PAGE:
Grading Obama on Higher Education: Part II

By Matthew Lynch

Several weeks ago, I discussed President Obama’s education record in my introduction to education class. In particular, we talked about P-20 education, which begins in preschool and ends with graduate school. Predictably, the debate became quite contentious. Most of us had to agree to disagree on the most central points of educational politics. Partly in response to this debate, though, I decided to write an assessment of Obama’s education record in several areas of P-20 education issuing a letter grade (A-F) to make my position on his record abundantly clear.

Here is part II of my assessment of the president’s major initiatives in postsecondary education.

Plans to Make College More Affordable. While not a direct K-12 initiative, the President’s desire to make college education affordable for all Americans will impact future K-12 classrooms. In August, 2013, the President announced plans to assign a ratings systems to colleges by the 2015 school year, factoring tuition, graduation rate, debt and earnings ratios of graduates, and percentage of low-income students.

The grand plan? To base the amount of federal financial aid colleges receive on the rankings system by 2018. The overall principle is not to call out colleges but rather to make them more accountable to students, to ensure that every American is able to attend college if they want to. Long term, this initiative aims to enhance teacher quality in the classrooms, particularly in urban settings. Having more lower-income college graduates should enhance the entire education system and the college scorecard initiative is a step in that direction based on research, including evidence suggesting that the most effective teachers are generally those who come from the same background

Recently, President Obama also made waves when he visited three college campuses and talked about the possibility of implementing a rating system to provide the public with greater details about the total cost, graduation rates, and alumni earnings of individual colleges and universities. Students choosing schools with higher ratings would have more access to Pell Grants and affordable loan programs. The plan is twofold. First it aims to put more useful information into the hands of consumers. Second, it aims to provide better affordability for young people who seek out higher education.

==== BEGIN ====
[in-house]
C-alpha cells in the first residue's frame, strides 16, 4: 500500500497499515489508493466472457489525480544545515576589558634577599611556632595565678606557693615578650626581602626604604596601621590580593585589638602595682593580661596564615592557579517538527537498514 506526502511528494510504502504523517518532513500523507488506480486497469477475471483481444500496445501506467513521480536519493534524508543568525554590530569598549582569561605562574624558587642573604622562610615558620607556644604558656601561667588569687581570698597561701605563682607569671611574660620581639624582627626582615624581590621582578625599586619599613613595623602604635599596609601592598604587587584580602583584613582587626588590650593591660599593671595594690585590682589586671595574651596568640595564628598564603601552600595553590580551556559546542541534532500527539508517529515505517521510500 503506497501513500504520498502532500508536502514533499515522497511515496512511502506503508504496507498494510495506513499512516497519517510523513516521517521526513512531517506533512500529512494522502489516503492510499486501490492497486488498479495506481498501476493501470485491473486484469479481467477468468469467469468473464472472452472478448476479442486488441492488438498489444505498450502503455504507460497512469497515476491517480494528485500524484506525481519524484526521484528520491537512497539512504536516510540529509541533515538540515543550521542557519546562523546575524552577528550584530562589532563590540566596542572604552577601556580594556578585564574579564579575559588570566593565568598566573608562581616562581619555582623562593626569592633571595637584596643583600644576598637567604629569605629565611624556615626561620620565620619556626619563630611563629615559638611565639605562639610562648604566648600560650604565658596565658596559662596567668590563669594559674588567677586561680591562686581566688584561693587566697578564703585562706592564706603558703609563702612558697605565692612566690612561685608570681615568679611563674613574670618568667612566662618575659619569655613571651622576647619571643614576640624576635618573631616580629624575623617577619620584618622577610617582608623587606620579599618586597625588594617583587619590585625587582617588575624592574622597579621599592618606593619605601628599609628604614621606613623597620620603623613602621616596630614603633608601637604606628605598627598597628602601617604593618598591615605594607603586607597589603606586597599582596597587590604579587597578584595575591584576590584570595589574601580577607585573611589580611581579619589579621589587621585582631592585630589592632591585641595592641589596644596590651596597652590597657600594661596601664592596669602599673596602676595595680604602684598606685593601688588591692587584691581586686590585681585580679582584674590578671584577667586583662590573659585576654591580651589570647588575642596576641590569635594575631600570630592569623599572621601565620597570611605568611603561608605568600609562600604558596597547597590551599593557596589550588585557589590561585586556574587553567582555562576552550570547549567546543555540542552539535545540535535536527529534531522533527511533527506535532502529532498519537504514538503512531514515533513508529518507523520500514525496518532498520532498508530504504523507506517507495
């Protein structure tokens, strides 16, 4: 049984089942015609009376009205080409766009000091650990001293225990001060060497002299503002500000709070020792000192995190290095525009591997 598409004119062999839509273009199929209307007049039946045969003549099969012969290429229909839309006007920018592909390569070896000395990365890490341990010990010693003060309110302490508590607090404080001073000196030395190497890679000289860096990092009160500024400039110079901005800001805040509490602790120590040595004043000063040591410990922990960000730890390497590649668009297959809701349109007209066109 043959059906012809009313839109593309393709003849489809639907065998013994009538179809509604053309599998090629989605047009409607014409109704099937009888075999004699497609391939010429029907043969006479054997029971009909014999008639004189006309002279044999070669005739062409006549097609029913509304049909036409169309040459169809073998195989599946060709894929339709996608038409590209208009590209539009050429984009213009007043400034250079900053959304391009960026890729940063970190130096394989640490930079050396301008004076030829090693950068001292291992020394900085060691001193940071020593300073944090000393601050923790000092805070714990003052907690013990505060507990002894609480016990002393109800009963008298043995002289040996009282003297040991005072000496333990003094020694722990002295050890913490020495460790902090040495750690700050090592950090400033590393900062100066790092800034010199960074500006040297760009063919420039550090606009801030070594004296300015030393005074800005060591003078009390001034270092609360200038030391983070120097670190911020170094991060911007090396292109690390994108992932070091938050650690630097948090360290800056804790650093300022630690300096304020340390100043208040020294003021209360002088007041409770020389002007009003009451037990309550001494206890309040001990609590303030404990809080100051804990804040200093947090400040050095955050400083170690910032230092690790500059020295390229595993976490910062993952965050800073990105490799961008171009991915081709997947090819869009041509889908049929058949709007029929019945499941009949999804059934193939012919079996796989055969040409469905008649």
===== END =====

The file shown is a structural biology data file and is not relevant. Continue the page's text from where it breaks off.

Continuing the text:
The rising cost of a college degree has been a concern of the Obama administration throughout both terms in the White House. College graduates in 2010 left their schools with an average of $26,000 in debt, leading to higher student loan debt in America than credit card debt.

College Scorecard Proposal. Obama’s “college scorecard” proposal is just one more step in the right direction. The system aims to make colleges more accountable to the federal government. Right now federal student aid is doled out mainly on college enrollment numbers, to the tune of $150 billion annually, and there is no accountability for that money.

Numerous publications claim to have the perfect formula for ranking the “best colleges and universities” but none are officially sanctioned by the government. The President’s ranking plan would avoid the fluff of other rating systems and address the core of educational matters: cost, graduation rates, and employment rates for graduates.

The college ranking plan aims to benefit minority students in particular as well. Though minority college student numbers are rising, 61 percent of college students in 2010 were considered Caucasian compared to just 14 percent Black students, 13 percent Hispanic students and 6 percent Asian or Pacific Islander students. Based on these statistics alone, minority students are at a disadvantage when it comes to attending and graduating from college.

A rankings system providing more grant money and more affordable loan options to students aims to make the dream of a college a reality to more minorities. As more first-generation minorities attend colleges, choosing schools with high graduation rates (many of which likely have strong guidance policies in place) and good job placement will mean more career successes. Not only does the plan aim to drive down individual costs of college attendance, but it aims to ensure that those same students complete their college training and find work. A ranking system with federal oversight will aim to put pressure on institutions of higher learning to perform well, benefitting attendees.

Solely on higher education record, I will have to give President Obama an A. The Obama administration’s education agenda began in the midst of one of the worst economic downturns since the Great Depression. Since his inauguration, President Obama and Arne Duncan have aggressively tackled the tough problems in higher education, and have made genuine progress. He has certainly earned his A in my opinion.


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